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Mysterious 'Elephant Mixtape' Project Continues After First Cassette Found

CHICAGO — If you've happened upon a mixtape in an unexpected place around the city, a Humboldt Park delivery driver is expecting an email from you.

He's the anonymous mastermind behind "Elephant Mixtapes," a music-sharing project he launched last month on a whim.

He hid "about a dozen" unique mixtapes across the city at the beginning of February, each including a note requesting the finder drop him a line with their thoughts on the track list.

"I just thought it'd be fun. I was thinking, 'I wonder where these tapes are gonna go?' So that's where the website started," he told DNAinfo.com.

Each tape features an eclectic mix of songs from his personal collection, stocked with "bargain bin" finds from his days working in a record store.

Check out a playlist from the first tapes hidden as part of the "Elephant Mixtapes" project, created exclusively for DNAinfo.com Chicago.
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DNAinfo/Lizzie Schiffman

"Something my dad told me when I was a kid was that a true music fan respects all genres of music," he said, explaining his thought process in assembling the collections of widely differing songs. "If you really like music you're not just gonna listen to punk rock only.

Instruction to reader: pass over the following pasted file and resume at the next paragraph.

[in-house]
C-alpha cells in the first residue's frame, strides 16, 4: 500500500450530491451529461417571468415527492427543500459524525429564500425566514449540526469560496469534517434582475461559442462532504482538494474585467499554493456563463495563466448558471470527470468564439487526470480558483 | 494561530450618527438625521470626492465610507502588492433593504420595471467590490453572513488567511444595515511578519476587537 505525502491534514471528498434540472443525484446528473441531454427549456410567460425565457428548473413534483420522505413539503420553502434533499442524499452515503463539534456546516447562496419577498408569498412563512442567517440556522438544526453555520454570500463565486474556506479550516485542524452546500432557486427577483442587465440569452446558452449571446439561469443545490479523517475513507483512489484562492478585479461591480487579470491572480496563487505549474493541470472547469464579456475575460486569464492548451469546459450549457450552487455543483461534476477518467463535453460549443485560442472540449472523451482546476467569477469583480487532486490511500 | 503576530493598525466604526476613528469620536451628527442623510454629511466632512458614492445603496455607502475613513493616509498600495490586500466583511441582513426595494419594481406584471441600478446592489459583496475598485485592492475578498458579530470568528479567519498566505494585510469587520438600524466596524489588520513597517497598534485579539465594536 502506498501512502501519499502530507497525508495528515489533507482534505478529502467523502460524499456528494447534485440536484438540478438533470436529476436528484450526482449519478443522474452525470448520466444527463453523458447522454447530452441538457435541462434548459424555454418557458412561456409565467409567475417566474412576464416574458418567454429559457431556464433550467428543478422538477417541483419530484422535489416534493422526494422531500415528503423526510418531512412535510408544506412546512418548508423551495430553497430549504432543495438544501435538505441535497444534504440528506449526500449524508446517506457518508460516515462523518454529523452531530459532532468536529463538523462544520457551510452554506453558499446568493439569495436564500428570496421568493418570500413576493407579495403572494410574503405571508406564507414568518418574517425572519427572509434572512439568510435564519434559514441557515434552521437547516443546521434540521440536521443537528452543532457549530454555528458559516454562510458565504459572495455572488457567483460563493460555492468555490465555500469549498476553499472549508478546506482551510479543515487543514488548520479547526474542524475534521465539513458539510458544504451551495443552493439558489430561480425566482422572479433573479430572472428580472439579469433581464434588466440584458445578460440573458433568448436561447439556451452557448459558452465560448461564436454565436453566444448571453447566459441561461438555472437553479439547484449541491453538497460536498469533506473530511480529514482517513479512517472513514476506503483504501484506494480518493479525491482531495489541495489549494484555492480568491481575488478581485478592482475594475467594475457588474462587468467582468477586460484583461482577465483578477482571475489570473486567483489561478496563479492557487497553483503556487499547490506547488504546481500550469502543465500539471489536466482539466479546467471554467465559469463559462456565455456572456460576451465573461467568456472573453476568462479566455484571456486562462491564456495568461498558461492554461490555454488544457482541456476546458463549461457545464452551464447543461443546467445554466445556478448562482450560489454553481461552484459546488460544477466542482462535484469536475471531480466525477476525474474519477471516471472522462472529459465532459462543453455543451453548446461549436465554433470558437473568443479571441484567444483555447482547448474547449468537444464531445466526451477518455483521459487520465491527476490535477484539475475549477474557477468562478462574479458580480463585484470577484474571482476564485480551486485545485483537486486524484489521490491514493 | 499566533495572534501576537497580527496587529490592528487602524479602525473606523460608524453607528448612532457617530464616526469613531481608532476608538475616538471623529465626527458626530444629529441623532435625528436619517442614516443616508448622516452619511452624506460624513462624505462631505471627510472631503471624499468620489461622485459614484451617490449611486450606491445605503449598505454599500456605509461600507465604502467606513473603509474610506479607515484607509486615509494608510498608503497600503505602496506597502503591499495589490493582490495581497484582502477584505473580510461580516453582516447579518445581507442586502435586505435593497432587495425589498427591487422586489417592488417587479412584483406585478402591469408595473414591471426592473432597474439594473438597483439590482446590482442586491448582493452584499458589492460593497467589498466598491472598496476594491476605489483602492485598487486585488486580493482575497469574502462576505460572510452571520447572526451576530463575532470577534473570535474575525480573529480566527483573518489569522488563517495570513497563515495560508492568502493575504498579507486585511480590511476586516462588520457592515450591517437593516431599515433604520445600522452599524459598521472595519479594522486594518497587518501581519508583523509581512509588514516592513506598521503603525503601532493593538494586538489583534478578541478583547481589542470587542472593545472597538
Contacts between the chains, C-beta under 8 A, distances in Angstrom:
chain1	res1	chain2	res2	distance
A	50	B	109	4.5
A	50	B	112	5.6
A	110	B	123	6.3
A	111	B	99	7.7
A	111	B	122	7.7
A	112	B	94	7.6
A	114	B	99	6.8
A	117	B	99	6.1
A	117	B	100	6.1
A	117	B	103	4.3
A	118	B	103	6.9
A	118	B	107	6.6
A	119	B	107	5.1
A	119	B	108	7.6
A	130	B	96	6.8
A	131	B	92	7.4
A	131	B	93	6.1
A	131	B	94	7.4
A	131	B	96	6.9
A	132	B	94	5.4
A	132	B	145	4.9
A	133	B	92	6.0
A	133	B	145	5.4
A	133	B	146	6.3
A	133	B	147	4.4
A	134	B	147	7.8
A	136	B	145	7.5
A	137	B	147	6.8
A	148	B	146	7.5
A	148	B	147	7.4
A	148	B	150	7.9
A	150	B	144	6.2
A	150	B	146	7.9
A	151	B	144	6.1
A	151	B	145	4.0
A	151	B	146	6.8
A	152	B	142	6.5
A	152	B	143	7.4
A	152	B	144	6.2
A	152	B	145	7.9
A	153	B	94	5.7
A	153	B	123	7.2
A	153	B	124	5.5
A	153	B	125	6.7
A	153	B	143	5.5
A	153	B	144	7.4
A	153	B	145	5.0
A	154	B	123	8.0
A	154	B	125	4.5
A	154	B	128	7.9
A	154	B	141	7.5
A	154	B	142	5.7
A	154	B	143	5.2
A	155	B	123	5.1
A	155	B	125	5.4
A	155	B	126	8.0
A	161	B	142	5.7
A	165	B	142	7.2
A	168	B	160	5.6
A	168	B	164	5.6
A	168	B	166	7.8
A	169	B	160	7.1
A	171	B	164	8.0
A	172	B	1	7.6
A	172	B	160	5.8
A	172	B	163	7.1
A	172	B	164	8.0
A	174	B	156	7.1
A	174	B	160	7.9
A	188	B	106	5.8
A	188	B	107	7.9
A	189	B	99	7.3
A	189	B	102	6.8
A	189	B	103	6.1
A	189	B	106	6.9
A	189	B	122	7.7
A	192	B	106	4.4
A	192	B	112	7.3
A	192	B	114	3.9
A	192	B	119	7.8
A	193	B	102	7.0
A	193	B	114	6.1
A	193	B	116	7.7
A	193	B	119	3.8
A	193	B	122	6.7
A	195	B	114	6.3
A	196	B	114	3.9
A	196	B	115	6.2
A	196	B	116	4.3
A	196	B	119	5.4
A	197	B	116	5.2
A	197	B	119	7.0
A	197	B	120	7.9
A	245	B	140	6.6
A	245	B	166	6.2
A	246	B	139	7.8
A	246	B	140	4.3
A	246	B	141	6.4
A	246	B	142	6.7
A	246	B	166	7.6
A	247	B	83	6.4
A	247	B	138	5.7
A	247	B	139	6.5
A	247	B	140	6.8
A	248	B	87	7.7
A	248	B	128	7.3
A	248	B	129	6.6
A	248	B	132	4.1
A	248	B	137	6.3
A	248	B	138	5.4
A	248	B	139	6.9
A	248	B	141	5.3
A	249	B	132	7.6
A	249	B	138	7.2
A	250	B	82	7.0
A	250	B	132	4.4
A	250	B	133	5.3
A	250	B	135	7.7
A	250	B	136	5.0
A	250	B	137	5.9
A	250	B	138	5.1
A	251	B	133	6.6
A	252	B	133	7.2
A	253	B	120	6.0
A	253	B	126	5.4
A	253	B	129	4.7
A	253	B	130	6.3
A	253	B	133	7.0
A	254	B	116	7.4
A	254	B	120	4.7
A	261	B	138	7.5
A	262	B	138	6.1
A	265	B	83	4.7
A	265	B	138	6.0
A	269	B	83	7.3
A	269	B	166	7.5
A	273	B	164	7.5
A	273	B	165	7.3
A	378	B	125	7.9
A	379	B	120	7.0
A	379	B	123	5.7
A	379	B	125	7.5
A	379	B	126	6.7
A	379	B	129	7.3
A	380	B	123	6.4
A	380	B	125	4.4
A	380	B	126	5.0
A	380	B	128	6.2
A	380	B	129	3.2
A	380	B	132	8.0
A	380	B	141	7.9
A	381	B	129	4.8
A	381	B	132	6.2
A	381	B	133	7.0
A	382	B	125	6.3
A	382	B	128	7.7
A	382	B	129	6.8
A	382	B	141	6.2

"Each genre has something good to offer, so I've tried to always listen to everything."

After a few weeks with no word, he started posting hints, such as: "This infamous rock club doesn’t see the bottle half empty nor half full," on the website where he tracks the project.

He'd hoped to scatter a new batch of tapes each month, and compile the stories he received as the tapes were found. In late February, he took a lap to visit his hiding spots, and found that most had been claimed.

"It has been a little frustrating that I haven't heard anything about the ones that aren't there anymore, but at the same time, what can you expect?" he said toward the end of the month. "I think people are more interested in seeing the stories that are posted rather than writing them."

He was considering shutting down the project when he received a note from Rachel Davis, a WGN-TV producer and blogger, who had been following his clues and found her first cassette on Feb. 27 at Logan Hardware.

Exactly as its creator had hoped, Davis said the mix exposed her to a lot of new music.

"There was a lot of really old stuff and a lot of instrumental music, a lot of foreign, instrumental stuff, so it was super obscure," she said. "There were a few songs that I actually did like. I think that's kind of the point of it: You may not like most of the tape, but at least you leave with a few bands you want to check out."

Davis wrote about the experience on her blog, "Off The Grid," and said she already followed Elephant Mixtapes' instructions, recording her own mix to replace the original.

"It's such a cool way to get music out there, to get people to listen to new music and maybe music that's not necessarily super mainstream," Davis said.

Early feedback on Elephant Mixtapes blasted the outdated technology for making the game inaccessible to anyone without a cassette player, the project's creator said. But Davis said she loved the format and hopes the project will take off.

"I think there's just something cool and nostalgic about making mixtapes," Davis said. "I definitely want to decorate a new label for mine, and then I'm planning to hide it."

Elephant Mixtapes sent DNAinfo.com a track list of songs from the February mixtapes. Check out our exclusive playlist.